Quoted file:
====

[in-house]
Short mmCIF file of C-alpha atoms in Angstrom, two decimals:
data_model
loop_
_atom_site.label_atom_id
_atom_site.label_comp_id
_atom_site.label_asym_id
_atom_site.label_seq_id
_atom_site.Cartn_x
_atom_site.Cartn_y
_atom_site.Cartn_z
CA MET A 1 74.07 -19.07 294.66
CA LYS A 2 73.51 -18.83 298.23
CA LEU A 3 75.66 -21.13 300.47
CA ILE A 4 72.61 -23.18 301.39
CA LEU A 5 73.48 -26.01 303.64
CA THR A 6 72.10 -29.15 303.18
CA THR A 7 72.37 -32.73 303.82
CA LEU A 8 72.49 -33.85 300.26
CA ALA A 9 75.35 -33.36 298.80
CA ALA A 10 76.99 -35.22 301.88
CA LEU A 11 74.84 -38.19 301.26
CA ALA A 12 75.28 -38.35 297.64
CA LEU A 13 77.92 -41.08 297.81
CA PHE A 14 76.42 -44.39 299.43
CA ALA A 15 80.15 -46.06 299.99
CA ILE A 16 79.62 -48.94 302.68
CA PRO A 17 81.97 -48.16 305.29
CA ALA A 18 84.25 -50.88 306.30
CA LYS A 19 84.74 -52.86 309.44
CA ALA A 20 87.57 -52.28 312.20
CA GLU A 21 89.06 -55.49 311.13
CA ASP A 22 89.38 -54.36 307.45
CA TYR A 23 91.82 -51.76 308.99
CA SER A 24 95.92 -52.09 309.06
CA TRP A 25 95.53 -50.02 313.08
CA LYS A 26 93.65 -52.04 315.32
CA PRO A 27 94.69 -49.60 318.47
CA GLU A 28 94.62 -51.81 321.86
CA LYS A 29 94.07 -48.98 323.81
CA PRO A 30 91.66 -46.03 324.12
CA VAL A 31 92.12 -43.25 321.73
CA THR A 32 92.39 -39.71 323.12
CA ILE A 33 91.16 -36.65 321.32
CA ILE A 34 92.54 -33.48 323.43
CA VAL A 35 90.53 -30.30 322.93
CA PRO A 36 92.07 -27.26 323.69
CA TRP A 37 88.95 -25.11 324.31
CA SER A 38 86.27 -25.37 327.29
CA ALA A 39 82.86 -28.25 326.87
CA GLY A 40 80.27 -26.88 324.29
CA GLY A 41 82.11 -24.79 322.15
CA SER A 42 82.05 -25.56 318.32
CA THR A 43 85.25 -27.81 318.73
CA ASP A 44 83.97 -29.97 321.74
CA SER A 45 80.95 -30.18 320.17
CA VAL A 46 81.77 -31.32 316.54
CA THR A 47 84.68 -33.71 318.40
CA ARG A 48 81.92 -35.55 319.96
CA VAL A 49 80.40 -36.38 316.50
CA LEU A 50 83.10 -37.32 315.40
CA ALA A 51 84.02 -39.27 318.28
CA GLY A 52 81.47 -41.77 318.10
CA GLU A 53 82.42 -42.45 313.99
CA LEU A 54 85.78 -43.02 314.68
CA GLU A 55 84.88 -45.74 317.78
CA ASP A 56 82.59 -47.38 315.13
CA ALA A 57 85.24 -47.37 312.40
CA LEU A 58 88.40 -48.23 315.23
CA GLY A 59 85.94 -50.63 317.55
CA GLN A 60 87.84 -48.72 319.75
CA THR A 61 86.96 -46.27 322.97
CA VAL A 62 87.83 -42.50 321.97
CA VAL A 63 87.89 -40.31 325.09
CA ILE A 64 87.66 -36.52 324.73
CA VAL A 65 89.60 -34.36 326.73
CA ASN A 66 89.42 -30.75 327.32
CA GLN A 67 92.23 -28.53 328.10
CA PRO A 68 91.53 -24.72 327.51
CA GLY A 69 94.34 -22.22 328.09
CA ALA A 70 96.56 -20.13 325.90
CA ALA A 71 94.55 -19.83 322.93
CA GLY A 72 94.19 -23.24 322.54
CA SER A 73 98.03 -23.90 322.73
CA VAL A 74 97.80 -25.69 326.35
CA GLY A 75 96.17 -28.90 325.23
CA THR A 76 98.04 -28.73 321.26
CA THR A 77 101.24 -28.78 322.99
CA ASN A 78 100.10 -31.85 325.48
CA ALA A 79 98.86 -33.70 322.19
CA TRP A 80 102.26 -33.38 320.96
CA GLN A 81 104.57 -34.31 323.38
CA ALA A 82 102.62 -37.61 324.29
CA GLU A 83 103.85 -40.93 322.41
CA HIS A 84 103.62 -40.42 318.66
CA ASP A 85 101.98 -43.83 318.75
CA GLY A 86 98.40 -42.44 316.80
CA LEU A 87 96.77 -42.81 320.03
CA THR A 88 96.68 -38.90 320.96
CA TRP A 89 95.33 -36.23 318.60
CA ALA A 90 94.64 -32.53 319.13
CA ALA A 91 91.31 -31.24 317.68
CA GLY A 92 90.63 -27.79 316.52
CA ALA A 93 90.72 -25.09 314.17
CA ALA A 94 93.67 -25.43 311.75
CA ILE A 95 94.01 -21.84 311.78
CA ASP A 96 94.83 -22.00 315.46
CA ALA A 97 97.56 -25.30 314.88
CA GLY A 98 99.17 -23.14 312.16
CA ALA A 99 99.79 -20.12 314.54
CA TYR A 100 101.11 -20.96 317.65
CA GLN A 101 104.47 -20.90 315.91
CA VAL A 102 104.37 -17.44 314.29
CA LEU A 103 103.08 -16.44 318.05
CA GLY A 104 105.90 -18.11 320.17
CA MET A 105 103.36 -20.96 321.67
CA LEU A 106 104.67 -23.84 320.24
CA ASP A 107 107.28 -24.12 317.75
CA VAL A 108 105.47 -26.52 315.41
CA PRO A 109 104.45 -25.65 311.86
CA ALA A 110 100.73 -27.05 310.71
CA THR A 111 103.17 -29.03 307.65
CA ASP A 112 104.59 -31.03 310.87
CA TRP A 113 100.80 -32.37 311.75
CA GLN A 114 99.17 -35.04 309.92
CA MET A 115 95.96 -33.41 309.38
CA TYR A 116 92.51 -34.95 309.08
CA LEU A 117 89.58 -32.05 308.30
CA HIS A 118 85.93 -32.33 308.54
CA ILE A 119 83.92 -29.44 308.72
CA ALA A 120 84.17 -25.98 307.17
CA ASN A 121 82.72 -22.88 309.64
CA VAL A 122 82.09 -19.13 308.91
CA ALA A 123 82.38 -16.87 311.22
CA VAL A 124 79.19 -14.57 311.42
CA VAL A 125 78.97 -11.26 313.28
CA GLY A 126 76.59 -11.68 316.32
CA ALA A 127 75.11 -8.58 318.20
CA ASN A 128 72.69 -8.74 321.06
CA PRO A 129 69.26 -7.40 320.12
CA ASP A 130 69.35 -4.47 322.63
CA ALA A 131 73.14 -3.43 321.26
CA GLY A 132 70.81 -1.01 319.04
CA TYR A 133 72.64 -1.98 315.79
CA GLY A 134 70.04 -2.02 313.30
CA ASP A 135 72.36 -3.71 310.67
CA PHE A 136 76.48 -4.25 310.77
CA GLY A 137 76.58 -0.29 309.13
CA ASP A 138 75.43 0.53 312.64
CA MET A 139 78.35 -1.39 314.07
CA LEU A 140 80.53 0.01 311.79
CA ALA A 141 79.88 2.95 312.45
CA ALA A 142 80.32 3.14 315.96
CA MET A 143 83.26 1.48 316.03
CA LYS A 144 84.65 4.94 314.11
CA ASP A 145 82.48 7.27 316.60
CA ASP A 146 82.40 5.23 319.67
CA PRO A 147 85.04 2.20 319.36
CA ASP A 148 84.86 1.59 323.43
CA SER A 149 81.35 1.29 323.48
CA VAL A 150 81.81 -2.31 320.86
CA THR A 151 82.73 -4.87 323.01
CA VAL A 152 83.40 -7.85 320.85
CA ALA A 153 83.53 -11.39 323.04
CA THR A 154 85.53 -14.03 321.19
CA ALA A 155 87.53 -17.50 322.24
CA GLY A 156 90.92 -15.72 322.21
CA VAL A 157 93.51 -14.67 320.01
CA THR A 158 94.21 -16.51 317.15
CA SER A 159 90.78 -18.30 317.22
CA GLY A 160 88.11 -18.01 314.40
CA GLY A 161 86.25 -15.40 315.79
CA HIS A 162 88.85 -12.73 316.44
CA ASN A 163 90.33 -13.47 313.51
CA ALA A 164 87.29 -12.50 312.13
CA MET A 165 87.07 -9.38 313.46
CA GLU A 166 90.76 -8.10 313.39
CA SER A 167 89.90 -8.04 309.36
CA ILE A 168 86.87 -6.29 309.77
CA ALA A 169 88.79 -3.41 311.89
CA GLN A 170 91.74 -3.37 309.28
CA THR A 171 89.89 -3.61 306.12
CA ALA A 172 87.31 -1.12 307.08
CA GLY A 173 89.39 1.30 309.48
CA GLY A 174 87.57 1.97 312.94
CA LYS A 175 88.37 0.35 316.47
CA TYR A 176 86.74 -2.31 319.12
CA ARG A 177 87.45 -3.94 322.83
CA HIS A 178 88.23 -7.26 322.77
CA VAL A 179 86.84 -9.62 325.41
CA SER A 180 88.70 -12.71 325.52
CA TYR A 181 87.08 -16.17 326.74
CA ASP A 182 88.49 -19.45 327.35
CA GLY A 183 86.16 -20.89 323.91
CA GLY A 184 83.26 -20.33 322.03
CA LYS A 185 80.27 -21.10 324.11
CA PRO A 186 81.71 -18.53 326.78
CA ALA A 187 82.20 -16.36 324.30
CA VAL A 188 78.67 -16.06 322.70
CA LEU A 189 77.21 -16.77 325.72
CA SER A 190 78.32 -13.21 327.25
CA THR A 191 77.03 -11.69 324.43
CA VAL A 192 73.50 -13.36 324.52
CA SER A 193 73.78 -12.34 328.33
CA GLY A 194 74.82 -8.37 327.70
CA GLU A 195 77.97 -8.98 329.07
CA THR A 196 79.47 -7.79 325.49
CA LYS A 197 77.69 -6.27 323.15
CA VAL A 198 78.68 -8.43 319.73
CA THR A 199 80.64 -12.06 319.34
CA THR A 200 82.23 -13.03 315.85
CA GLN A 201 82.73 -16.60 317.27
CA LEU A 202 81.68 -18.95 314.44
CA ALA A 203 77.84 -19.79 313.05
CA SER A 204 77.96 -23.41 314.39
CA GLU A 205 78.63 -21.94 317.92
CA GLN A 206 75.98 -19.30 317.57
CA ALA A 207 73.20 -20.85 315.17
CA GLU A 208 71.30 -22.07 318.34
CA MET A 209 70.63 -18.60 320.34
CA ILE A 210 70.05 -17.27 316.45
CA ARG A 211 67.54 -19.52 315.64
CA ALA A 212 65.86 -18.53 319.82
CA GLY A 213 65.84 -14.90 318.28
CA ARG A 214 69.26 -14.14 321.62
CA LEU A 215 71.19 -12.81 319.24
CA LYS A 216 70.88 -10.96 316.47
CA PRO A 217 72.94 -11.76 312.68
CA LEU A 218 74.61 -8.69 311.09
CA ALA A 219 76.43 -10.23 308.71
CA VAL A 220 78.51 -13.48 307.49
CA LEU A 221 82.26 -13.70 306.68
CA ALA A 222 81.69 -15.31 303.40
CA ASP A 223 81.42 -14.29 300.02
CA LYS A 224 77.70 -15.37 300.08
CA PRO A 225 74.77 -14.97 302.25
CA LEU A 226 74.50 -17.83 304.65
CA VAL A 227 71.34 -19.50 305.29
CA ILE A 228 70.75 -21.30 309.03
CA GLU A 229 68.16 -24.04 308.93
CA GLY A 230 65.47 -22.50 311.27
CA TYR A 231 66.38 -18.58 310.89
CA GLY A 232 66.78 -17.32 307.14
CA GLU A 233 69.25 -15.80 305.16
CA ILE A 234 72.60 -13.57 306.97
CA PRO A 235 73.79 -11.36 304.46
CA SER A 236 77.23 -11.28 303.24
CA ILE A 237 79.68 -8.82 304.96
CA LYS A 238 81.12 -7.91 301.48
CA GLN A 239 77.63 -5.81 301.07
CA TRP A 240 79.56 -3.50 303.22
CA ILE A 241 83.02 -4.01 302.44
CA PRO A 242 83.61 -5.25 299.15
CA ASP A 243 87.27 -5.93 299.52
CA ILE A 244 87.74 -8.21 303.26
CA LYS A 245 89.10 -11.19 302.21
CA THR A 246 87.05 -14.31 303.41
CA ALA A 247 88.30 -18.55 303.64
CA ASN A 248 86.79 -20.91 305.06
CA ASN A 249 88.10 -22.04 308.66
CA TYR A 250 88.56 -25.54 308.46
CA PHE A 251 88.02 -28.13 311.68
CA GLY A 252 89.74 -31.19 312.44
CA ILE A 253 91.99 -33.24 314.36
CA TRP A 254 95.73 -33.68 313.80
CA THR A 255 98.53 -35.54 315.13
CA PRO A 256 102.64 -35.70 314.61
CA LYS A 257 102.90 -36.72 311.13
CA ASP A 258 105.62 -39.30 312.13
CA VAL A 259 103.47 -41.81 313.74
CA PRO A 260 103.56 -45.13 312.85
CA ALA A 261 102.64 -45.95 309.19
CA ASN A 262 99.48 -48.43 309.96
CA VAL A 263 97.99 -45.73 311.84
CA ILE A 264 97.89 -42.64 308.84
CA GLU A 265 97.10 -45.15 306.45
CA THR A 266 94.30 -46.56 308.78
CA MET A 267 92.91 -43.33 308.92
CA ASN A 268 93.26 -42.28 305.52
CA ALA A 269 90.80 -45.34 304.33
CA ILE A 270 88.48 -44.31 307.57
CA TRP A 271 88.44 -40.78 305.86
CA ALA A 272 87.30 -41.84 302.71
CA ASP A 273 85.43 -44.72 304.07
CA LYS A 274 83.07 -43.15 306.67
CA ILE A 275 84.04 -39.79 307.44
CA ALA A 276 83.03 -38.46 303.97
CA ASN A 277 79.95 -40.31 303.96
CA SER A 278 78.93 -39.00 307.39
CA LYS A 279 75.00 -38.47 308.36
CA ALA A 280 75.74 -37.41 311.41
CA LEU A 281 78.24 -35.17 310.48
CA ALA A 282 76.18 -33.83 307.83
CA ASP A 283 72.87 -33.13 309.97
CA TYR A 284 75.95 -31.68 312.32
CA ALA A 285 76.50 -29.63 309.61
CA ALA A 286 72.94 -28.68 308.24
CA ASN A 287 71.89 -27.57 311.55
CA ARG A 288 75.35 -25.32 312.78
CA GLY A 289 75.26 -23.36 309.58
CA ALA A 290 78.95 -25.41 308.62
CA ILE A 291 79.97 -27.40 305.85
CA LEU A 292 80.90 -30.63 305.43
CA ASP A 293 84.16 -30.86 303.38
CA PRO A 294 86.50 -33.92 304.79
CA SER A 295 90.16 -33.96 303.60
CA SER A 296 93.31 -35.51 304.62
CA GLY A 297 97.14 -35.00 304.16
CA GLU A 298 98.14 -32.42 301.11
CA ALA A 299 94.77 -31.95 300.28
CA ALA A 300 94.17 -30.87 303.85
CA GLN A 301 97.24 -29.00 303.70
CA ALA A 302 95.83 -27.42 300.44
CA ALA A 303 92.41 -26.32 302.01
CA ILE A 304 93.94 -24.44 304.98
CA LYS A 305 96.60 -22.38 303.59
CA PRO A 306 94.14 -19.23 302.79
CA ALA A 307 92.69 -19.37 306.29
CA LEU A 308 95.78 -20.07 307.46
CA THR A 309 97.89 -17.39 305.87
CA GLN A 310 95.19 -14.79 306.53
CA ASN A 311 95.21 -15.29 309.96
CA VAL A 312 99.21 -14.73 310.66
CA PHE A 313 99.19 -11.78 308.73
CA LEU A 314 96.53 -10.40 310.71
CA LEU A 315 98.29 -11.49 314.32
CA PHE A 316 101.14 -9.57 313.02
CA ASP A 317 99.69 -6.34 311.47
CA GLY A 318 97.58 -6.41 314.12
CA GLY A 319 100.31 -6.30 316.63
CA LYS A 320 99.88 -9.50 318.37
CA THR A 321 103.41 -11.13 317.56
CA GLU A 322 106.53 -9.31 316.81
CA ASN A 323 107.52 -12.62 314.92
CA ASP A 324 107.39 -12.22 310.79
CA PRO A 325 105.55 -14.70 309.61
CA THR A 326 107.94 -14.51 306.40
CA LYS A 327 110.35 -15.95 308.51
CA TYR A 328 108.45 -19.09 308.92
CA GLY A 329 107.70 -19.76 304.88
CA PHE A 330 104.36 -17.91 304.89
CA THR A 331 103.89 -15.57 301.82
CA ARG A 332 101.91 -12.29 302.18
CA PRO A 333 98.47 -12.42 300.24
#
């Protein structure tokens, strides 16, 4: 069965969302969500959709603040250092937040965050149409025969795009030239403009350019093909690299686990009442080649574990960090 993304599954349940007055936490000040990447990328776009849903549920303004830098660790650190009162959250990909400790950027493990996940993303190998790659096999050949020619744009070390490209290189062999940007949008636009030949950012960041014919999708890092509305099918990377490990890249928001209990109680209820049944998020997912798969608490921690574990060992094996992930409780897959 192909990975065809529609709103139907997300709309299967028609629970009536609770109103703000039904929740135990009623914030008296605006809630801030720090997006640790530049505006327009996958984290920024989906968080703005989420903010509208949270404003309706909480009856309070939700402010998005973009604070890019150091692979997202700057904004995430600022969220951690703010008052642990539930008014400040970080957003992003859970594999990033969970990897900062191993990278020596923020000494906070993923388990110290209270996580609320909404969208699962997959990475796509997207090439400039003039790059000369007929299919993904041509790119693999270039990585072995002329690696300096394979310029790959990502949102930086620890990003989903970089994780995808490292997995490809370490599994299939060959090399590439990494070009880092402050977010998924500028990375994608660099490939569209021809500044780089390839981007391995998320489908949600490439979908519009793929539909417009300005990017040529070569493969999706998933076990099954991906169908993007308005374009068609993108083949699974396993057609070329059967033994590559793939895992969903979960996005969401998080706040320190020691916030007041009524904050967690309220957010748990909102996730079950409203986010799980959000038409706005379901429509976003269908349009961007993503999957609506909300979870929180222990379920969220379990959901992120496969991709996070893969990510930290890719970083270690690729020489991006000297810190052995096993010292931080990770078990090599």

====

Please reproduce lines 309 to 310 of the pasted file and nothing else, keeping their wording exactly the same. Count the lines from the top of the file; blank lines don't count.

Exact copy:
CA GLU A 298 98.14 -32.42 301.11
CA ALA A 299 94.77 -31.95 300.28